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From the CSA president, David Jean-Marie

Embracing new technology to improve efficiency

There is no doubt that 2017 was another challenging year for the shipping industry in the region and also in the wider global context. Persistent overcapacity, weak global trade and freight rate volatility continue to create stormy waters that test our resourcefulness.

The fact that we have weathered the storm is testament to our resilience in the face of significant change. And while there are some encouraging signs trending towards improved market conditions and stability, we must acknowledge that we have a fair distance to go before we can realise this outcome. So as we forge ahead with a healthy dose of cautious optimism, we must adequately plan for the difficulties ahead and take the long-term view to ensure the viability of the industry.

Preparing for the future

david jean marieIn adopting the long-term view, it is important that we focus our attention on the developments that will shape the future of the sector. The shipping industry has long had the reputation of being conservative and slow to change, but I do believe that many of the players increasingly understand the value and necessity of staying on the cutting edge.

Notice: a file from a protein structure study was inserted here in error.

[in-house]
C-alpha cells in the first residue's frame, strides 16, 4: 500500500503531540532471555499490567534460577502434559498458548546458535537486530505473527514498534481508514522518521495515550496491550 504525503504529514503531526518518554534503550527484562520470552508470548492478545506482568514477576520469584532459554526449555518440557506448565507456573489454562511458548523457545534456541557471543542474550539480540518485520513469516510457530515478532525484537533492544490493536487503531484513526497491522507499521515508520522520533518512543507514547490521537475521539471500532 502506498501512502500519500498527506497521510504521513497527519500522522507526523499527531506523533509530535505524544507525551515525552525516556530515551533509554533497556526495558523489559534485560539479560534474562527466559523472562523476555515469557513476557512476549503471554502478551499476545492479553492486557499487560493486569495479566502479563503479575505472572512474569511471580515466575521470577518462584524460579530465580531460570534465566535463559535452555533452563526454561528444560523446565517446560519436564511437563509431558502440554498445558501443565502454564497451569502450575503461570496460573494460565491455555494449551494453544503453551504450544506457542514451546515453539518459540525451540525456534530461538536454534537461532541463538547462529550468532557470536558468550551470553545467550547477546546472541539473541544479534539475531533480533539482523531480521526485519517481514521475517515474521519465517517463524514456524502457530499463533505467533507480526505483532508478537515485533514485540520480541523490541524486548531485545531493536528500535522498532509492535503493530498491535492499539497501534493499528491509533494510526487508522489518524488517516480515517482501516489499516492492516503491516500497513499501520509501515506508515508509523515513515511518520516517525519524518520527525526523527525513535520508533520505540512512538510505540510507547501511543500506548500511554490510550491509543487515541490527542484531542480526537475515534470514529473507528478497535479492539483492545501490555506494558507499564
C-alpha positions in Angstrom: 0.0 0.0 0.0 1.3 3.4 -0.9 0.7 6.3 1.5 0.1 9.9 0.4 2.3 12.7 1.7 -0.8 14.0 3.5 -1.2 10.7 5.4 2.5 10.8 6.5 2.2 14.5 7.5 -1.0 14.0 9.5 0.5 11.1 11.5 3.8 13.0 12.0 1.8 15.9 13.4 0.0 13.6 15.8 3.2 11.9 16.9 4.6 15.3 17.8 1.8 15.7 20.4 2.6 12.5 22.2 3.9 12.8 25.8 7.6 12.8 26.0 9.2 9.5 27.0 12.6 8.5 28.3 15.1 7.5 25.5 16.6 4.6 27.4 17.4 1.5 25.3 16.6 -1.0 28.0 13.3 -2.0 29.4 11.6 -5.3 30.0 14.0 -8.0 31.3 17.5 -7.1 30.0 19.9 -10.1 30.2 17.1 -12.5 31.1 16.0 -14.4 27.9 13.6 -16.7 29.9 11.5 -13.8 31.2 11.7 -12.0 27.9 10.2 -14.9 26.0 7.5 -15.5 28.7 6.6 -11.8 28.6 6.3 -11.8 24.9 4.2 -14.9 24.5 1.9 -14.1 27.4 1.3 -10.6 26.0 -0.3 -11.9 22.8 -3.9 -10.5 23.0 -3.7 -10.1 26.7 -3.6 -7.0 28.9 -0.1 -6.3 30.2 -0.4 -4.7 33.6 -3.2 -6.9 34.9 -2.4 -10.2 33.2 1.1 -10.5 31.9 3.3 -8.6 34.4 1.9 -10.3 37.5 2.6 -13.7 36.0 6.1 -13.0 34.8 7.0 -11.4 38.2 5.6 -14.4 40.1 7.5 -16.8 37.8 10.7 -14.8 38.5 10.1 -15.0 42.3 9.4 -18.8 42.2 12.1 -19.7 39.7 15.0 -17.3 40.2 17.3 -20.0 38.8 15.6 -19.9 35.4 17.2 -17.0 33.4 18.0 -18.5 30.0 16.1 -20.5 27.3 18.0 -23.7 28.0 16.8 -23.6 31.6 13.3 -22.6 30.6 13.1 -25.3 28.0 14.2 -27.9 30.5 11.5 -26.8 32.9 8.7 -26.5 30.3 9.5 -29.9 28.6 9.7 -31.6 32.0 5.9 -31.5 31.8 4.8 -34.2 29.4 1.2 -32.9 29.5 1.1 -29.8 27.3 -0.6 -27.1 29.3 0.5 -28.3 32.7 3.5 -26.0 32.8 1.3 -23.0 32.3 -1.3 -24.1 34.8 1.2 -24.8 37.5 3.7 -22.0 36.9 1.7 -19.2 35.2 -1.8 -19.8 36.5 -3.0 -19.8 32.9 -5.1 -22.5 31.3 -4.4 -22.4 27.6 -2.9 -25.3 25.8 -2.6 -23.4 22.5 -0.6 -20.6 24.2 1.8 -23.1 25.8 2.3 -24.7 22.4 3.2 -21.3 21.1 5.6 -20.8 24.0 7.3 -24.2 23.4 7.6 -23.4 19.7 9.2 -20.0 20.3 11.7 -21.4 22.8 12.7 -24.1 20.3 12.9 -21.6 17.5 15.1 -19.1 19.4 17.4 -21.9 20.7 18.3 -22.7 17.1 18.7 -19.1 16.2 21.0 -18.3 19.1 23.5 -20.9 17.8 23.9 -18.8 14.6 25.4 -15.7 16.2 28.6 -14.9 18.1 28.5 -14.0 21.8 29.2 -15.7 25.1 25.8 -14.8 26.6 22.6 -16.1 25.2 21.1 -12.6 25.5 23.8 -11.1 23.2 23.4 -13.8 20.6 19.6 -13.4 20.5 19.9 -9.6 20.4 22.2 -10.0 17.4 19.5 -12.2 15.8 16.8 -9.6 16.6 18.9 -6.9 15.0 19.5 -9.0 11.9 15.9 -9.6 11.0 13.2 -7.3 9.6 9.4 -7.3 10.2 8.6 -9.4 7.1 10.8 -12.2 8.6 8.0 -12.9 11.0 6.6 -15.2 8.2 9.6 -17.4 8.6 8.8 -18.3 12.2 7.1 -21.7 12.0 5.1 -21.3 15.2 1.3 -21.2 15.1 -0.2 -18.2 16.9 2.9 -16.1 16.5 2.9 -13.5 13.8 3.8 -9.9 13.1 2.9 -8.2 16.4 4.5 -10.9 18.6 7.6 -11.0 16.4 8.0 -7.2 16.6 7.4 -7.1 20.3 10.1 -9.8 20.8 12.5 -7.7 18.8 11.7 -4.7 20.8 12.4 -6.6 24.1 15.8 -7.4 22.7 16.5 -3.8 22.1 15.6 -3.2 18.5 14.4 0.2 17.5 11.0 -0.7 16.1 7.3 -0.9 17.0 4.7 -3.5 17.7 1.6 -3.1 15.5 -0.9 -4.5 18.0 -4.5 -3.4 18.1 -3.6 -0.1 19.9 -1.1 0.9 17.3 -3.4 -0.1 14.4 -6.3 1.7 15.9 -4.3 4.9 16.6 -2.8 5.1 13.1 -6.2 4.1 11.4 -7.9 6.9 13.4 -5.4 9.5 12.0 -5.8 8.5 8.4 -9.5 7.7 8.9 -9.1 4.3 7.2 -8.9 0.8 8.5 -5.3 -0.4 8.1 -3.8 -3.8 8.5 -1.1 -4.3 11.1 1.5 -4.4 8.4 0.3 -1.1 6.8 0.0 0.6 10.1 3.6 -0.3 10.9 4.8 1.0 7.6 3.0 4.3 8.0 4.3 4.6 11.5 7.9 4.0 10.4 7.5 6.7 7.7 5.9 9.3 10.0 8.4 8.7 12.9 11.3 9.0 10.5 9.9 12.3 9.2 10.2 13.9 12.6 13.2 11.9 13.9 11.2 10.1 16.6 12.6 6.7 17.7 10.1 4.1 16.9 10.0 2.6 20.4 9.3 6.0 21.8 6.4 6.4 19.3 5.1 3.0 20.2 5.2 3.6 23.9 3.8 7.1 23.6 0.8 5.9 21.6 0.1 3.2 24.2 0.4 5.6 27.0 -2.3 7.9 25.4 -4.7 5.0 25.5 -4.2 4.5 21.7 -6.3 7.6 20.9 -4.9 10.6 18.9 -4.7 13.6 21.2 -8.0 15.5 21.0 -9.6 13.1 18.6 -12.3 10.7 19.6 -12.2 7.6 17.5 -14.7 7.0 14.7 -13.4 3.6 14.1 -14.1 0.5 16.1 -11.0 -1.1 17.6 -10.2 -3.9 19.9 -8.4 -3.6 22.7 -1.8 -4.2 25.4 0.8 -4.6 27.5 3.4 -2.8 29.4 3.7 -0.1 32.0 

It is certainly in our best interest to embrace doing business in the technological age. To continue to hold on to analogue processes in the fast-paced, digital maritime ecosystem of today will only ensure that we are left behind. The industry is poised for great transformation in the months and years to come; and we must position ourselves to take advantage of the opportunities that arise.

A considerable portion of the groundwork for this transformation has already begun with developments that link e-commerce with the logistics supply chain. This has brought us to the cusp of what some industry experts are calling ‘revolutionary’ – blockchain technology.

Read more: From the CSA president, David Jean-Marie

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